January 4, 2011 § Leave a comment
Phuket Town on Thong Lor could almost be a hidden treasure in the East Village of NYC: it’s tiny, with no more than ten tables; it’s a bright and kitschly-decorated place, with a giant mural of Phuket’s old city, and lots of old Chinese bric a brac on the walls. It’s almost always packed and you have to wait a few minutes for a table to free up, and in the meantime, you constantly study other people’s tables, wondering what they ordered that looks so good.
It might be kind of masochistic of me, but I love restaurants where you have to make a reservation, or where there is a requisite 20-40 minute wait, especially when they’re un-fancy places with long lines of connoisseurs, or at least people who will not tolerate a ho-hum meal and will travel, plan in advance and/or wait to eat a memorable one.
On Tuesday, I had a fantastic reunion at this fantastic southern Thai restaurant. I’ll confess from the get-go that fermented shrimp paste (kapi) is a taste I have yet to acquire, much to my shame and chagrin. And much of southern Thai food involves this ingredient in vast amounts. On this night, though, we were able to successfully avoid shrimp paste without sacrificing variety and deliciousness.
Pak mieng is a slightly bitter regional leafy green from southern Asia, and as far as I know, it doesn’t have a common English name. It’s not, however, to be confused with mieng kham, a leaf roll-up kind of Thai dish. Our pad pak mieng was stir fried with eggs that mellowed out the bitterness, and topped with dried shrimp and crispy fried-dried onions. « Read the rest of this entry »
December 17, 2010 § 1 Comment
Soi Convent, near the offices of BK Magazine, is choked with street stalls on both sides, many with full table-and-stool setups for office workers to sit down to lunch at. It makes for difficult walking, especially when you’re in a hurry and especially when crowds are waiting around the popular stalls, eyeing tables about to vacate (but take their own sweet time).
But when you’re on the other side, one of the impatient and the hungry privately clamoring for your bowl of something good at a disastrously popular stall—well, it’s equally frustrating. This was the plight of my co-workers and I couple of days ago. We had decided to finally brave the crazy-busy noodle stall we’d always been fighting to move past in weeks past, secretly eyeing their extra-large bowls of noodles, one and a half times the size of the usual ones. Also impressive has been the giant pile of lime rinds collecting beside their makeshift operation. Nothing like fresh lime in your tom yam broth. This time, we waited under the canopy of mismatched parasols, which created a sort of greenhouse effect on an already hot and humid day, shirts sticking to our backs.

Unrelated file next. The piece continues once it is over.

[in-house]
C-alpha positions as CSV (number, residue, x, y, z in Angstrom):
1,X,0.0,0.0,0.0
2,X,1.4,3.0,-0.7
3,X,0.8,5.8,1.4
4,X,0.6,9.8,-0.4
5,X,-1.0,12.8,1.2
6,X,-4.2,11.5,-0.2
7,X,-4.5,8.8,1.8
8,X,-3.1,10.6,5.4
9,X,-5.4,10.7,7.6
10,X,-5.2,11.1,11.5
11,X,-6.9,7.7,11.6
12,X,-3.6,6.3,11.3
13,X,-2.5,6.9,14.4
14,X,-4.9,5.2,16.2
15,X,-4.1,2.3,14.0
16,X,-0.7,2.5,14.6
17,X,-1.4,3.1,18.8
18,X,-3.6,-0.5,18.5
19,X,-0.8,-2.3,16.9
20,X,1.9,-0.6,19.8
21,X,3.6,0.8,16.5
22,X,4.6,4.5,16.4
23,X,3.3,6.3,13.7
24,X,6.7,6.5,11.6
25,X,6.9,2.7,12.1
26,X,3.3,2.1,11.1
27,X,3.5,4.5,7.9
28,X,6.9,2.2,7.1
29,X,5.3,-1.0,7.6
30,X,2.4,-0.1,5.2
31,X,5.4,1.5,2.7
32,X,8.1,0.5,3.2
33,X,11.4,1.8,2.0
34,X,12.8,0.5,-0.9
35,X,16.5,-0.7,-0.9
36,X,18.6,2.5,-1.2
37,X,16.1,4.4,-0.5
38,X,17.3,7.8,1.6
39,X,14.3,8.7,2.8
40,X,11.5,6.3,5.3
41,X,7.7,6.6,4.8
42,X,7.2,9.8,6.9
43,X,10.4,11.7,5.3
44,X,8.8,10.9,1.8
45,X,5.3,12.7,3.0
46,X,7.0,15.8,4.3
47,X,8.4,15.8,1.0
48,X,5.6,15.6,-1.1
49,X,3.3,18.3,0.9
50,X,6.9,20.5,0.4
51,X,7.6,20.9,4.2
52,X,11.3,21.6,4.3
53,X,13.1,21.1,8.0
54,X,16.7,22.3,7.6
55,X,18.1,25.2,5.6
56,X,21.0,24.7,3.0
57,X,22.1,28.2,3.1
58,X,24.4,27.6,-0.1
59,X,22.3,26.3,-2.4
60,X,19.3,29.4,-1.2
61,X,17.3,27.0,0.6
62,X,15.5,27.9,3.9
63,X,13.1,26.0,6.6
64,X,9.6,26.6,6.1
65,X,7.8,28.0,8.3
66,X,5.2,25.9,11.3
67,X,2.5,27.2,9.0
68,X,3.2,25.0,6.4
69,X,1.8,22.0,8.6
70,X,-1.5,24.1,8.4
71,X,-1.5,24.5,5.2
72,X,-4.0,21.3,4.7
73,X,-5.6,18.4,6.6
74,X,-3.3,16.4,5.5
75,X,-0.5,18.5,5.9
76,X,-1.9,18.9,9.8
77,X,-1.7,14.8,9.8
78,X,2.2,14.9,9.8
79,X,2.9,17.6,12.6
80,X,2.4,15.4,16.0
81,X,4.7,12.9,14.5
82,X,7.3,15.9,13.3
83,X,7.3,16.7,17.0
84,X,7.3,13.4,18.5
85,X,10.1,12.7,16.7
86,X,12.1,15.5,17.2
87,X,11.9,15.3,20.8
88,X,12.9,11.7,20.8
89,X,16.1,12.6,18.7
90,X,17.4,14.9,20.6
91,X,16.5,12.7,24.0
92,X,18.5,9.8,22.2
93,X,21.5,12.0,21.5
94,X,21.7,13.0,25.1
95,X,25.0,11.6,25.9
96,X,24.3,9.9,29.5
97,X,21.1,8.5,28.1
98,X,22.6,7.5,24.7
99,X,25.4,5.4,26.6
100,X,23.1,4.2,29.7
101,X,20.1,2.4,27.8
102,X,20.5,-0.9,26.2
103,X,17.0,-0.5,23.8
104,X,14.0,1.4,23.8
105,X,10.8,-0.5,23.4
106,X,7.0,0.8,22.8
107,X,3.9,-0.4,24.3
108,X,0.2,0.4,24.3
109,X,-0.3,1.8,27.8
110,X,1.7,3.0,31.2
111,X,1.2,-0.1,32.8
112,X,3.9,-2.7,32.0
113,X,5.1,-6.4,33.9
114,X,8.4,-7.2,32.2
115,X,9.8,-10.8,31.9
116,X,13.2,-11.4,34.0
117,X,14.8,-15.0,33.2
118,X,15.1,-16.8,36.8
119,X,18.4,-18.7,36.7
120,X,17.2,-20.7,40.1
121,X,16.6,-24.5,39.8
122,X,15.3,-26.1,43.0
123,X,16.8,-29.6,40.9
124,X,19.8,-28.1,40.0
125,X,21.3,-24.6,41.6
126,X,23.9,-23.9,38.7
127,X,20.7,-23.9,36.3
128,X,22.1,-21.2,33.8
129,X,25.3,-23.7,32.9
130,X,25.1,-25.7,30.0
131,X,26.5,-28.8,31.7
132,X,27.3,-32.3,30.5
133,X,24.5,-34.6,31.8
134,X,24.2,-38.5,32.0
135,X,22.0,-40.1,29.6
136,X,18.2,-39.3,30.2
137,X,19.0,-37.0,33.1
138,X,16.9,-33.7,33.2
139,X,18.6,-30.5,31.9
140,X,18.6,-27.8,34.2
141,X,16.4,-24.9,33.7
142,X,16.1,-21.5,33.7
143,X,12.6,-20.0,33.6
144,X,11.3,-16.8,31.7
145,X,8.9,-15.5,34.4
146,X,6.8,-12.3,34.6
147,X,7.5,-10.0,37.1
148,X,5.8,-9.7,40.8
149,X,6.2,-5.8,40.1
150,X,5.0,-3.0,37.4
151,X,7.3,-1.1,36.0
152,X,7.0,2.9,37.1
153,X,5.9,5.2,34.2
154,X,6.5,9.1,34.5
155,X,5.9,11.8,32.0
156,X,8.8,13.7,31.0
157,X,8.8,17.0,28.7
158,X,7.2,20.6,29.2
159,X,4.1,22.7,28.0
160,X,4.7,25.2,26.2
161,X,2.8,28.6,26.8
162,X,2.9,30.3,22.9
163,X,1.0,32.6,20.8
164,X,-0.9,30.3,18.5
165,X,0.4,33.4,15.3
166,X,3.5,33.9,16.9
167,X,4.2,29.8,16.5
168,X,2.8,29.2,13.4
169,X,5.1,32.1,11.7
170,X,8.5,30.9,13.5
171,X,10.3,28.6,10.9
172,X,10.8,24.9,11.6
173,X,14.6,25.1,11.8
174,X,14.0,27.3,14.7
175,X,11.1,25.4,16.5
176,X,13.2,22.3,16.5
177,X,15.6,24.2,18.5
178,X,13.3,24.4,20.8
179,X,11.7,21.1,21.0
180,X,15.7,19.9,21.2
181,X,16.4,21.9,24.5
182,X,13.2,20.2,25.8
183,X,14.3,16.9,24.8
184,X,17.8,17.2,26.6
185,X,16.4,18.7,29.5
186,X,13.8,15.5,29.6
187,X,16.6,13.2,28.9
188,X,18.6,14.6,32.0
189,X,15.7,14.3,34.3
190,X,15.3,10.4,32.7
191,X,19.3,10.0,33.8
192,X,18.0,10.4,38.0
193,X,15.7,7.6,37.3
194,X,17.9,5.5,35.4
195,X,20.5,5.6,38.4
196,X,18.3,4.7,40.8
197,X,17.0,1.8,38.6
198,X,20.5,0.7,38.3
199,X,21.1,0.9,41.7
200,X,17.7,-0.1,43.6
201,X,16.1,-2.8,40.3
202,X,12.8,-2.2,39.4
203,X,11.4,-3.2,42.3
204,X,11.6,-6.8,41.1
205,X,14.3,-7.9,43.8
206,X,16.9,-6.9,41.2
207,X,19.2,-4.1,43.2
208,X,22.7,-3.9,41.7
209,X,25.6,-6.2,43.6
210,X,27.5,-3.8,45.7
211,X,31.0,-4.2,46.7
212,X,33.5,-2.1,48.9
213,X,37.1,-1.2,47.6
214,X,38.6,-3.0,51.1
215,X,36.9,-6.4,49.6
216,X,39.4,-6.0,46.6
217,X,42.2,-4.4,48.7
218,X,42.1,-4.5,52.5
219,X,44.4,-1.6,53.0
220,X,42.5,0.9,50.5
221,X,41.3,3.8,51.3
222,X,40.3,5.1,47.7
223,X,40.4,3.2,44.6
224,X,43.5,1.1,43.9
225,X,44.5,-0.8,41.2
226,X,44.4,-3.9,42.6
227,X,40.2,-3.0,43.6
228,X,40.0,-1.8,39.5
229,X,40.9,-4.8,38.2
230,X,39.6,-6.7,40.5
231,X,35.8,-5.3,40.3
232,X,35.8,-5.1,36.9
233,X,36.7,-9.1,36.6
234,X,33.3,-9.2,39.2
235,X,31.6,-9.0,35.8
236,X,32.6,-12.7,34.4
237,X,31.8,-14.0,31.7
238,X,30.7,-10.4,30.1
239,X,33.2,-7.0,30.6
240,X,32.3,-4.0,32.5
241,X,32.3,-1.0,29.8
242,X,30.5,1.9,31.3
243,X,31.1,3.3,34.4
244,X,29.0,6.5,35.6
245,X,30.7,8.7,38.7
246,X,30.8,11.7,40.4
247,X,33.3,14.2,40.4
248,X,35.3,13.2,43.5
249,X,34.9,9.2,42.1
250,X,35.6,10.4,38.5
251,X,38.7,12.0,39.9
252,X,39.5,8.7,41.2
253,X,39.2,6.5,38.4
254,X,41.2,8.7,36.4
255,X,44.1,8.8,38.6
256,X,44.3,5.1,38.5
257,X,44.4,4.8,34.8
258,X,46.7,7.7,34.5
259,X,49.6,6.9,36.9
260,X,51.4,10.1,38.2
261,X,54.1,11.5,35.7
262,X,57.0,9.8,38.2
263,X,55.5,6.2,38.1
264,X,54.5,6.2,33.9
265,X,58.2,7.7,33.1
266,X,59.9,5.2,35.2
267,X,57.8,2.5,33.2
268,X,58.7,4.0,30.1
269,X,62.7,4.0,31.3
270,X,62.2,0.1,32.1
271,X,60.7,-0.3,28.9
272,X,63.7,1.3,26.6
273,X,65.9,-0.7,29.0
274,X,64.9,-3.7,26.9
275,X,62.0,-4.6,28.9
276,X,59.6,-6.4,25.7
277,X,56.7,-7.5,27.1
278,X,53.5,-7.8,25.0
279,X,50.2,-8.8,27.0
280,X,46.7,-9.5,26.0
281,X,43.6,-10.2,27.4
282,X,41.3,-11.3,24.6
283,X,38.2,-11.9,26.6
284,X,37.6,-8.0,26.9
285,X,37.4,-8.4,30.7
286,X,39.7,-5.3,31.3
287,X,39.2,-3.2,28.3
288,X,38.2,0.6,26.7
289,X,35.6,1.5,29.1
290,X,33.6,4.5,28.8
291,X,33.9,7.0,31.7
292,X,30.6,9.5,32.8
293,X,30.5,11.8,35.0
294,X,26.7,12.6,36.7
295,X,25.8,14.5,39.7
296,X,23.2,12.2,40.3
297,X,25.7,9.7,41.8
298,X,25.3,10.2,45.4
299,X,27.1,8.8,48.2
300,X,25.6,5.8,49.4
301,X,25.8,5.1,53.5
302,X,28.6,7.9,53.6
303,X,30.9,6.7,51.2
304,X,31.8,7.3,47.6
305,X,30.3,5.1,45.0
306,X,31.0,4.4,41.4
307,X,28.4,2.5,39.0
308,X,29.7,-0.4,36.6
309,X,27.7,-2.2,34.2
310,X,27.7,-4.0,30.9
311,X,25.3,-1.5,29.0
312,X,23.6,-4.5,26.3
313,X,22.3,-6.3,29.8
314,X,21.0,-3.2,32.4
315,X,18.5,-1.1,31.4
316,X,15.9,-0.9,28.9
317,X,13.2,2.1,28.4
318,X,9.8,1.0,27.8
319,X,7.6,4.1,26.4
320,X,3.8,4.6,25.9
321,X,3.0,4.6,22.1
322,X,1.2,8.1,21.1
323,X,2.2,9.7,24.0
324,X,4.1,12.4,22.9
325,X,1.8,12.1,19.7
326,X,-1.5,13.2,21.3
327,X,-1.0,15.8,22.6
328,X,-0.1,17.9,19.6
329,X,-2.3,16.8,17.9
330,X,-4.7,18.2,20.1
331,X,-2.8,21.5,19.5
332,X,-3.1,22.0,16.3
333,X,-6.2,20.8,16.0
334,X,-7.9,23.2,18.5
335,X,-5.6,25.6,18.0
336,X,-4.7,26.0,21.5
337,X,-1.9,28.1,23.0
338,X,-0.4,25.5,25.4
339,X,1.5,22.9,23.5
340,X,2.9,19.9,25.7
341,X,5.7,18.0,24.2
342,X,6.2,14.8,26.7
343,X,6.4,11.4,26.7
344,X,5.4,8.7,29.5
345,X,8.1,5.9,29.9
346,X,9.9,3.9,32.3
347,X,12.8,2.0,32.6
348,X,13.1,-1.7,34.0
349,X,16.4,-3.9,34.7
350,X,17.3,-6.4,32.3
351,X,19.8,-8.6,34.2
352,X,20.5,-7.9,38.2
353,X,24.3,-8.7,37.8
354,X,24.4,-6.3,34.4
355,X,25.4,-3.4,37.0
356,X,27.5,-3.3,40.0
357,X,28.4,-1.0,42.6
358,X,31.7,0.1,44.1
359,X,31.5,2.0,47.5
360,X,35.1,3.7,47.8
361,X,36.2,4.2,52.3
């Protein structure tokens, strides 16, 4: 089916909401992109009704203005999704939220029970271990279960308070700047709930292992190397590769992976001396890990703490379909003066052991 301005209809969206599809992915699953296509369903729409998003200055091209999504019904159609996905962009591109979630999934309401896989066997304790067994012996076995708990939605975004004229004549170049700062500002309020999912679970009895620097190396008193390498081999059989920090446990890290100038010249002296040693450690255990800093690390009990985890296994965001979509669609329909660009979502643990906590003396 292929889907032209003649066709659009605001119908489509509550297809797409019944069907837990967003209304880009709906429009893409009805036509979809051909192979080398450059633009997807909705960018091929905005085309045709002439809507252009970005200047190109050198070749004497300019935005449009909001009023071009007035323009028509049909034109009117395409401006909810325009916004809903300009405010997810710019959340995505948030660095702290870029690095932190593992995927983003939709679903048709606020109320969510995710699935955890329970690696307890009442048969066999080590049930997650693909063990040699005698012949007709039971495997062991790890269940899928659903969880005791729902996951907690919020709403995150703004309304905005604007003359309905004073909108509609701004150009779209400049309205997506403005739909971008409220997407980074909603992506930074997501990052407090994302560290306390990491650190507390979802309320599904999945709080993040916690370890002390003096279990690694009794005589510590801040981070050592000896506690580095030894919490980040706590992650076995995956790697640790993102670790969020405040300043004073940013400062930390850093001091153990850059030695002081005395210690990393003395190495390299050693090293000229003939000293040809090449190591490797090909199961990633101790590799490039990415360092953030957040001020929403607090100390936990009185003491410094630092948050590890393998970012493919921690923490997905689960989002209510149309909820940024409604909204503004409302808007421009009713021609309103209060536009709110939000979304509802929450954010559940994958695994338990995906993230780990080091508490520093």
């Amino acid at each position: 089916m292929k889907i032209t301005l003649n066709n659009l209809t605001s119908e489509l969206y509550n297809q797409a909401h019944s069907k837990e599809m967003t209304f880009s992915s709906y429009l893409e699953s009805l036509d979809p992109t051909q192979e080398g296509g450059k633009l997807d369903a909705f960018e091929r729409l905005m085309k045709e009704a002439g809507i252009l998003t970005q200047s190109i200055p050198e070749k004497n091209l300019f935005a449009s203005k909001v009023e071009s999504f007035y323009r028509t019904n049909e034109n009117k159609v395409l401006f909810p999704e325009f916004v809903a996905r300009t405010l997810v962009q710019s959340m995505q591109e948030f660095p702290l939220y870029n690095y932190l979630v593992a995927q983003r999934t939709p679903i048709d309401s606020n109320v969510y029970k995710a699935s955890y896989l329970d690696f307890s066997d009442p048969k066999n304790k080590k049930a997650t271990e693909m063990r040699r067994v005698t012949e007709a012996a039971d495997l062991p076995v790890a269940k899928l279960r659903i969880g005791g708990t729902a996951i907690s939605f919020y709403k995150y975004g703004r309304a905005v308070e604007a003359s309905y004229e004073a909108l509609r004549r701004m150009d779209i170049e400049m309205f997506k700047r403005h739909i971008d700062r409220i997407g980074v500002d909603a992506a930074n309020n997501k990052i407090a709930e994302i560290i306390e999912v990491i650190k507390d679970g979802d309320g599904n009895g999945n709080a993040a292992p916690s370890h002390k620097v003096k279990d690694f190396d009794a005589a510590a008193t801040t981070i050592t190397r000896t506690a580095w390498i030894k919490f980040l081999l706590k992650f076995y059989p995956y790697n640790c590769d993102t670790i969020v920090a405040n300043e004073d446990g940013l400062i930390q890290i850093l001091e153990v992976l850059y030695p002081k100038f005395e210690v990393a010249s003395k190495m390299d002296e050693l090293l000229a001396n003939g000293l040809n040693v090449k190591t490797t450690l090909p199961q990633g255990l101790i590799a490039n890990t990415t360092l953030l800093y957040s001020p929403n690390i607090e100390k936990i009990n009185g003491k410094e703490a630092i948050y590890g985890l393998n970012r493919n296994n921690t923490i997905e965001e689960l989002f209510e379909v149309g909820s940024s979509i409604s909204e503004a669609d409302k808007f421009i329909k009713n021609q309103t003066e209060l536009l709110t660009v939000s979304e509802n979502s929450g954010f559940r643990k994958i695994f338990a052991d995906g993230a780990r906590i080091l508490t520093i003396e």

But oh boy, oh boy, oh boy! Once we got a bite of this kway teow tom yam, there was no looking back. For those unfamiliar with this dish, kway teow tom yam is not just noodles in tom yam soup. The broth here is a lot lighter (though some places give you a creamier option), but has similar elements: a lot of sweet, a lot of lime-sour, a lot of spice and a bit of savory. (If you like a bit of creamy, ask for a boiled egg and, seriously, stir the yolk into your broth. It’s umami up the whazoo.)
Of course, you have your choice of noodles. I went for the bamee (Chinese wheat and egg based) because I like that extra bit of body and egginess. This place, called Kway Teow Khae, also offers a wide range of meat balls: look chin moo (pork), look chin tauhoo (fishy tofu), look chin koong (shrimp with herbs, pre-fried with deep-brown crust—mmm!). The balance of sweet, freshly-sour (as opposed to vinegary sour) and the earthy meatiness of the balls is a lovely combination. I love that when I’m done eating, there’s still the (now extra-seasoned) soup to get through.
December 13, 2010 § 1 Comment
For over a month now, almost every morning, I’ve been tirelessly pouring myself breakfast out of a gallon-sized Ziploc bag. I’ve grown to love the tinkling sound of the crispy-toasted oats falling into the bowl, along with seeds, crushed nuts and the occasional raisin, the latter a sweet, chewy treasure that I ration out, one in each bite. Then, towards the end of the bowl, when there is still plenty of granola left, but only a last, lone raisin, I play a game in delaying gratification, where I eat the excess granola first, and then compose the last, shining bite with the right ratio of granola to raisin.
And while I only had a gallon-sized bag, I actually made two gallons with the help of S., who is the proud owner of the other bag. We went crazy one weekend, spent nearly a week’s worth of a paycheck on vast quantities of good ingredients and nearly two hours in front of the little oven at my parents’ house, toasting the honey-sticky concoction just right, taking it out every few minutes to turn it before sticking it back in.
The recipe came from my friend Robert S. of Vermont, joyful cook and crackerjack Scrabble player, whose granola used to arrive in the mail for two of the years I lived in New York. Many a winter morning were spent sitting on a Brooklyn kitchen floor, eating the filling and fulfilling granola out of shabby-chic ceramic mugs with broken handles. When I moved back to Bangkok, it was the other thing, in addition to good bagels, that I missed the most and took upon myself to recreate. My hope is that when Robert retires, he’ll incorporate himself—too bad The Green Mountain Gringo is already taken—and supply his unparalleled, healthy granola to food cooperatives around the world, and supermarkets whose shelves sag with boxes of miserable industrial cereals full of sugar and corn syrup and nary a fresh ingredient to be found. « Read the rest of this entry »
September 8, 2010 § 2 Comments
I recently wrote a story about the rise of wine drinking in Bangkok for BK Magazine, during which I asked the business manager of Siam Winery why they bothered to have such a resort-like vineyard with holiday packages and stuff. He said, “Because the impact of a wine is not just what’s in the bottle. It’s also where you are, who you are with, what occasion you’re celebrating.”
I’ve drank countless bottles of wine since I started drinking at age 18, many of those bottles being those 2-litre Yellowtail monsters and those from Trader Joe’s lovingly called two-buck Chuck. But these are the ones I will never forget: